Hematopoietic growth-factor signal transduction and regulation of gene expression.

W. L. Farrar, A. T. Brini, A. Harel-Bellan, M. Korner, D. K. Ferris

Research output: Contribution to journalArticlepeer-review

Abstract

Hemopoietic cells have an absolute requirement for survival and proliferation for specific growth factors. The growth factors maintain the critical vitality of the cells by stimulating adenosine triphosphate (ATP) synthesis and hexose transport. Intracellular alkalinization also occurs rapidly through the stimulation of the Na+/H+ antiporter. These immediate metabolic events, not initiated by serum components, appear to be necessary for the integrity of cellular viability (Fig. 6). Interleukin-3 has been shown to induce the activation of PK-C through a mechanism(s) not requiring the hydrolysis of phosphoinositol 4,5 bisphosphate. A role for Ca2+ influx or intracellular release in the action of CSFs or interleukins has not been shown. Although downregulation of cAMP has been reported in response to IL-2, the signal transduction process of CSFs and IL-2 appears not to be mediated by upregulation of cyclic nucleotide metabolism or "classical" phospholipid degradative pathways. Protein phosphorylation is clearly modulated by the hemopoietic cytokines, yet only the CSF-1 receptor has any known intrinsic kinase activity. Instead, the IL-3, GM-CSF receptors, and perhaps G-CSF appear to be coupling to kinases of both tyrosine and serine specificities. This may be a direct allosteric interaction with membrane-associated kinases or transduced through an intermediate protein such as those using GTP. Such is the case for many hormone receptors that couple to amplifying "second messenger" enzyme systems (i.e., adenylate cyclase, phospholipase C) or members of the insulin growth factor family that couple to tyrosine kinases in proximity to the receptors (IGF-II). One of the kinase systems that IL-2, IL-3, and other CSFs stimulate appears to have some characteristics similar to PK-C. Direct activators of PK-C stimulate some similar serine-threonine phosphorylation and perhaps even tyrosine phosphorylation. The hemopoietic growth factors, however, stimulate tyrosine phosphorylation of some proteins that are not phosphorylated in response to PK-C activators, suggesting that these kinase systems are independently regulated. Although phorbol esters stimulate many of the same metabolic activities (ATP synthesis in myeloid and lymphoid cell lines), growth-factor abrogation is clearly associated with the action of tyrosine kinase oncogenes or the nuclear oncogene effectors such as v-myc. It is likely, therefore, that tyrosine kinases are playing a critical role in the control of proliferation although the dominant amount of cellular protein phosphorylations are on serine. Both classes of kinases are apparently required for growth-factor action. All the hemopoietic growth factors examined thus far stimulate the steady-state accumulation of the nuclear protooncogenes.(ABSTRACT TRUNCATED AT 400 WORDS)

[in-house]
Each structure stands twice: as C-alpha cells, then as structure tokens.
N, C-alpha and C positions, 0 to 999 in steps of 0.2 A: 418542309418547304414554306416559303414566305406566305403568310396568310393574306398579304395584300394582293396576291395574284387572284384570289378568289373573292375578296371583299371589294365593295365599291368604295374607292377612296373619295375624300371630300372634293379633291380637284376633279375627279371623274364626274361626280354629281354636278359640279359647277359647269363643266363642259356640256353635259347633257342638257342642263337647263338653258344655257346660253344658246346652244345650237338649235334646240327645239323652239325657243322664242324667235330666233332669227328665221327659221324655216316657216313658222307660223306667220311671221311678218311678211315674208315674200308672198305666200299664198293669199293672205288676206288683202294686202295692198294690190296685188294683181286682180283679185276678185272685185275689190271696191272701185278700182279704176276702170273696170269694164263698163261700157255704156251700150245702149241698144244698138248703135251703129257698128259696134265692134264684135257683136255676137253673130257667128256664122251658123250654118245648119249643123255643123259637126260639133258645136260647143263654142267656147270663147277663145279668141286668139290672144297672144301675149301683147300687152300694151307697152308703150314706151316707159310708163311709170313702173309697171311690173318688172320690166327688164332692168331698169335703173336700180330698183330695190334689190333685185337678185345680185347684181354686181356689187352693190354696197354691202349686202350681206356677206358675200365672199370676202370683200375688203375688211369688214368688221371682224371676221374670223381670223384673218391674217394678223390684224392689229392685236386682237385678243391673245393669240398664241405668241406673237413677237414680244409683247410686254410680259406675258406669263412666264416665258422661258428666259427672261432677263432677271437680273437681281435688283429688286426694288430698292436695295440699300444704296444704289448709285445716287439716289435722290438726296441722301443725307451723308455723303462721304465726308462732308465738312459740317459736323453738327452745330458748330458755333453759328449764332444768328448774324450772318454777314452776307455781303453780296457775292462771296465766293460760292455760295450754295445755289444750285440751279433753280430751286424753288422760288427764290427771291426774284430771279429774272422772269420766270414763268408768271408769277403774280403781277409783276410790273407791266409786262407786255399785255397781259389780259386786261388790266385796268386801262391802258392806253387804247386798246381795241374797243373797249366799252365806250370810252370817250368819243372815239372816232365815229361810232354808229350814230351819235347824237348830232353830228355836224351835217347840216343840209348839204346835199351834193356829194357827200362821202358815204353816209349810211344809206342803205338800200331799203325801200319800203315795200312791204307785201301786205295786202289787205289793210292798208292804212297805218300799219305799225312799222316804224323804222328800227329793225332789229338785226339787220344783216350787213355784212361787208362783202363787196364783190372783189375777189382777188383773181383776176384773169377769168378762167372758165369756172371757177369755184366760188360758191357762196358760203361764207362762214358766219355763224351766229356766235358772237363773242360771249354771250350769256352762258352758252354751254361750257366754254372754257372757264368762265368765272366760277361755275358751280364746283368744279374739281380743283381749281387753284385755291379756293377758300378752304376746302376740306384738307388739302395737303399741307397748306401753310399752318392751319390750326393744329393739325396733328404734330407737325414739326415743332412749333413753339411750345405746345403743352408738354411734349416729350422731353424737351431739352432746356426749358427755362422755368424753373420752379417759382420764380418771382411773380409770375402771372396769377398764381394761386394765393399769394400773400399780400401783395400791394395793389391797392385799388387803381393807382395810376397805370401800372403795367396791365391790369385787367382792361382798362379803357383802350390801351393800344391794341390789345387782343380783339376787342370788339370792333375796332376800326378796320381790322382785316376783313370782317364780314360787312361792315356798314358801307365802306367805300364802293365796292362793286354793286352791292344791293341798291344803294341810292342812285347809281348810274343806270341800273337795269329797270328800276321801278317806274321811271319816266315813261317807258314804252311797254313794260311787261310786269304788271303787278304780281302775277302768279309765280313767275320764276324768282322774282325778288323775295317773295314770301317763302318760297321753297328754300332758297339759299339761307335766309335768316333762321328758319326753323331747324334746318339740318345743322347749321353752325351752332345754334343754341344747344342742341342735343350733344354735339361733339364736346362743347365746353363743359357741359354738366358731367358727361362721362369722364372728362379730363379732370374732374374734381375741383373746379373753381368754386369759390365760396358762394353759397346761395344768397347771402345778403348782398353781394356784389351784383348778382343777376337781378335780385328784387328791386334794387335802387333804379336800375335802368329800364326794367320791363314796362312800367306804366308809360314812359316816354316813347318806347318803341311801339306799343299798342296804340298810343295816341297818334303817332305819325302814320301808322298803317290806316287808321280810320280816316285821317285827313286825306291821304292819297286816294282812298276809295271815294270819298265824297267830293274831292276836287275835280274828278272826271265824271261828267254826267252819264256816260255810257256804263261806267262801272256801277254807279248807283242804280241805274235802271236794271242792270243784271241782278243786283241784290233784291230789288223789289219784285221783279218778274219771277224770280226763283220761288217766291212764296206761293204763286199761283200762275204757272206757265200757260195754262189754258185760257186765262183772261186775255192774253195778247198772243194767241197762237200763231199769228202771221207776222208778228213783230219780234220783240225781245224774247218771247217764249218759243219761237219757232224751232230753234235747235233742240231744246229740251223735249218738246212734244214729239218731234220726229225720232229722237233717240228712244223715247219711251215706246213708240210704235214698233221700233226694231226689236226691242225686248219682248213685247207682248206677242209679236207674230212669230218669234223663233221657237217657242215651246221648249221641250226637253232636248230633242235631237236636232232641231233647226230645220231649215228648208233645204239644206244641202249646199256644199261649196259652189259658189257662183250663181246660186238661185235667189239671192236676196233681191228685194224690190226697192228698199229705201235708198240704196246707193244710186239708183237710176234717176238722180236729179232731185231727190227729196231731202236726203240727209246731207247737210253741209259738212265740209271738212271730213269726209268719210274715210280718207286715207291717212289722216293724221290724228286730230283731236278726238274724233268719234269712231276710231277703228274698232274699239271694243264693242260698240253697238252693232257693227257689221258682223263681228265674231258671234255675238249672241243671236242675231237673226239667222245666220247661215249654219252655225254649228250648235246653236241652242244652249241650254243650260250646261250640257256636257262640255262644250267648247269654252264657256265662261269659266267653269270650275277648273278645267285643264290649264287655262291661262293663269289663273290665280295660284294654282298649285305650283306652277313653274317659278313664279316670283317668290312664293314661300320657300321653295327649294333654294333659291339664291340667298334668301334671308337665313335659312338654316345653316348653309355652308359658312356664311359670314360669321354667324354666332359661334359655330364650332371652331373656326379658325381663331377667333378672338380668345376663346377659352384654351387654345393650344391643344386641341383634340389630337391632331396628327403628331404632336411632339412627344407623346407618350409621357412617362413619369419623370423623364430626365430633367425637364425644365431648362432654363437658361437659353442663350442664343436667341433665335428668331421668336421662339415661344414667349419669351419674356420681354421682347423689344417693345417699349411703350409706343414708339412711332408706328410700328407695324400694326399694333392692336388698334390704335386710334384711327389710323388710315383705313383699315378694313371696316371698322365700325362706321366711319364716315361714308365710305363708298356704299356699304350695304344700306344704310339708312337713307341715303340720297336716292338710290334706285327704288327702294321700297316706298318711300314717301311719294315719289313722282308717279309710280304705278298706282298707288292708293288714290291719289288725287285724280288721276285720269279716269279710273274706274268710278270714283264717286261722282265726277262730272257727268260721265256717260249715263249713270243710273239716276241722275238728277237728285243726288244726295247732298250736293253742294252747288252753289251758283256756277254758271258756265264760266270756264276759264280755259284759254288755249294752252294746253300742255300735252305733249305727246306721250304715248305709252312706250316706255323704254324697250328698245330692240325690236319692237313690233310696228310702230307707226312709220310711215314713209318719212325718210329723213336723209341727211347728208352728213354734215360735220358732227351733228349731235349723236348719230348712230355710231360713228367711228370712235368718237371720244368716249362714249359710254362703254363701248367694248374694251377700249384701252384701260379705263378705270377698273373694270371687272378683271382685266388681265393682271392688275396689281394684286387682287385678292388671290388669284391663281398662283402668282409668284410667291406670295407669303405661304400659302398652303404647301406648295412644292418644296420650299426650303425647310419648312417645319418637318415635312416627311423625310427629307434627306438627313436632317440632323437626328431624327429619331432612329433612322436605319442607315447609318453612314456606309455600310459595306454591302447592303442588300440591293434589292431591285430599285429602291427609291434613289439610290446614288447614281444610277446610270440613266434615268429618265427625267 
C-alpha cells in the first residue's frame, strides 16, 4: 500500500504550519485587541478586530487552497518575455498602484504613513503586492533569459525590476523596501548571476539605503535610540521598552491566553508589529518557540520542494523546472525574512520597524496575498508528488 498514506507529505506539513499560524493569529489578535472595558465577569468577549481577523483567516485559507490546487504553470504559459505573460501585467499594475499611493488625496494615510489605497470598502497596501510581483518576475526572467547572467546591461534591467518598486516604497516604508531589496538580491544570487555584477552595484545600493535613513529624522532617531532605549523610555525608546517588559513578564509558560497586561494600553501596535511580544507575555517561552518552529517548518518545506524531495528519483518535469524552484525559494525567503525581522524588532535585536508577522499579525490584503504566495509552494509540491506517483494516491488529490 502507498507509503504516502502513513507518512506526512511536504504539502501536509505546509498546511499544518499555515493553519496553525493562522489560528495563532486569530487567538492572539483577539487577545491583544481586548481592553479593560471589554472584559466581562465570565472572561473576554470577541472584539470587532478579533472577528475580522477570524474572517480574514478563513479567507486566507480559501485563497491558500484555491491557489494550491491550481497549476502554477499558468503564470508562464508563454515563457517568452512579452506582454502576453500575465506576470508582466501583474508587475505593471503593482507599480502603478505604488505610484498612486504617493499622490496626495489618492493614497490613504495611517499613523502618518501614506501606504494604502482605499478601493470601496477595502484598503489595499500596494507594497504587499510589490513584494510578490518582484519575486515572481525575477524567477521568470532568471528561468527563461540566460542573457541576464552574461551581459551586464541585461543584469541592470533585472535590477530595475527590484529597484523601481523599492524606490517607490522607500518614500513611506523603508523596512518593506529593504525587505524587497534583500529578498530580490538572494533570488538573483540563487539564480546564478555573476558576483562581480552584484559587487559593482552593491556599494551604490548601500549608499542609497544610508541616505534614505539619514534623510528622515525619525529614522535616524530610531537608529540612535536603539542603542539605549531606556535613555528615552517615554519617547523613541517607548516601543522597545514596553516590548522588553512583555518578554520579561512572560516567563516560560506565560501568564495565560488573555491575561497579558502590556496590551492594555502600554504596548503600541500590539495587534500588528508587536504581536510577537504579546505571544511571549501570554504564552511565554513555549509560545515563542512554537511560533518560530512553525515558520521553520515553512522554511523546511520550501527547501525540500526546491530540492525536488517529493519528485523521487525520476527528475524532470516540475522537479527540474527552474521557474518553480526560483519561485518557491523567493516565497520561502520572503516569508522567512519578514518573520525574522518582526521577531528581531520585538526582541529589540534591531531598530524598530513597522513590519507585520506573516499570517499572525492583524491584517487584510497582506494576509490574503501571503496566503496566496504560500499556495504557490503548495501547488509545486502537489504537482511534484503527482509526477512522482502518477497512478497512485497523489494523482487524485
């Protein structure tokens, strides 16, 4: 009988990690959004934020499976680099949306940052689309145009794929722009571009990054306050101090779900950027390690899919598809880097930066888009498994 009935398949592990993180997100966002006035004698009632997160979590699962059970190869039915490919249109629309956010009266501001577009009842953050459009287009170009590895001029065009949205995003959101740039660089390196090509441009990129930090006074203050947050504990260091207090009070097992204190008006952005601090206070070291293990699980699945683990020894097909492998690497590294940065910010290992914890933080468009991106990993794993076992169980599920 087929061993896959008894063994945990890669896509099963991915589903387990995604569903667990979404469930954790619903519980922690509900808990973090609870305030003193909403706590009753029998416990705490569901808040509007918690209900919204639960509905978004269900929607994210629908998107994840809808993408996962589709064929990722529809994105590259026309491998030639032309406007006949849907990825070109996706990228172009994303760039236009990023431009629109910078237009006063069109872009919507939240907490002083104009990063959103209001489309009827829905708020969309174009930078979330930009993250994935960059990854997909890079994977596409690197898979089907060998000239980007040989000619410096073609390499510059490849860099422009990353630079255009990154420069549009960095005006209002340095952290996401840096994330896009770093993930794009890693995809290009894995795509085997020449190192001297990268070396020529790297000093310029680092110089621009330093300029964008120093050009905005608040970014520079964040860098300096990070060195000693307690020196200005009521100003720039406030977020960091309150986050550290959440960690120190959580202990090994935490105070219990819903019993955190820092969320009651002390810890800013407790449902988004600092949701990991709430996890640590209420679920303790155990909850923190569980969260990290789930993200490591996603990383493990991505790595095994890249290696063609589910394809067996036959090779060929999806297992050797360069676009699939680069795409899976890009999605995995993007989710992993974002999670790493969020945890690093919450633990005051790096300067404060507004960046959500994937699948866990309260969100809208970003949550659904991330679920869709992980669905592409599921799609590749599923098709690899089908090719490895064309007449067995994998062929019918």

Original languageEnglish
Pages (from-to)379-410
Number of pages32
JournalImmunology series
Volume49
Publication statusPublished - 1990

ASJC Scopus subject areas

  • Medicine(all)

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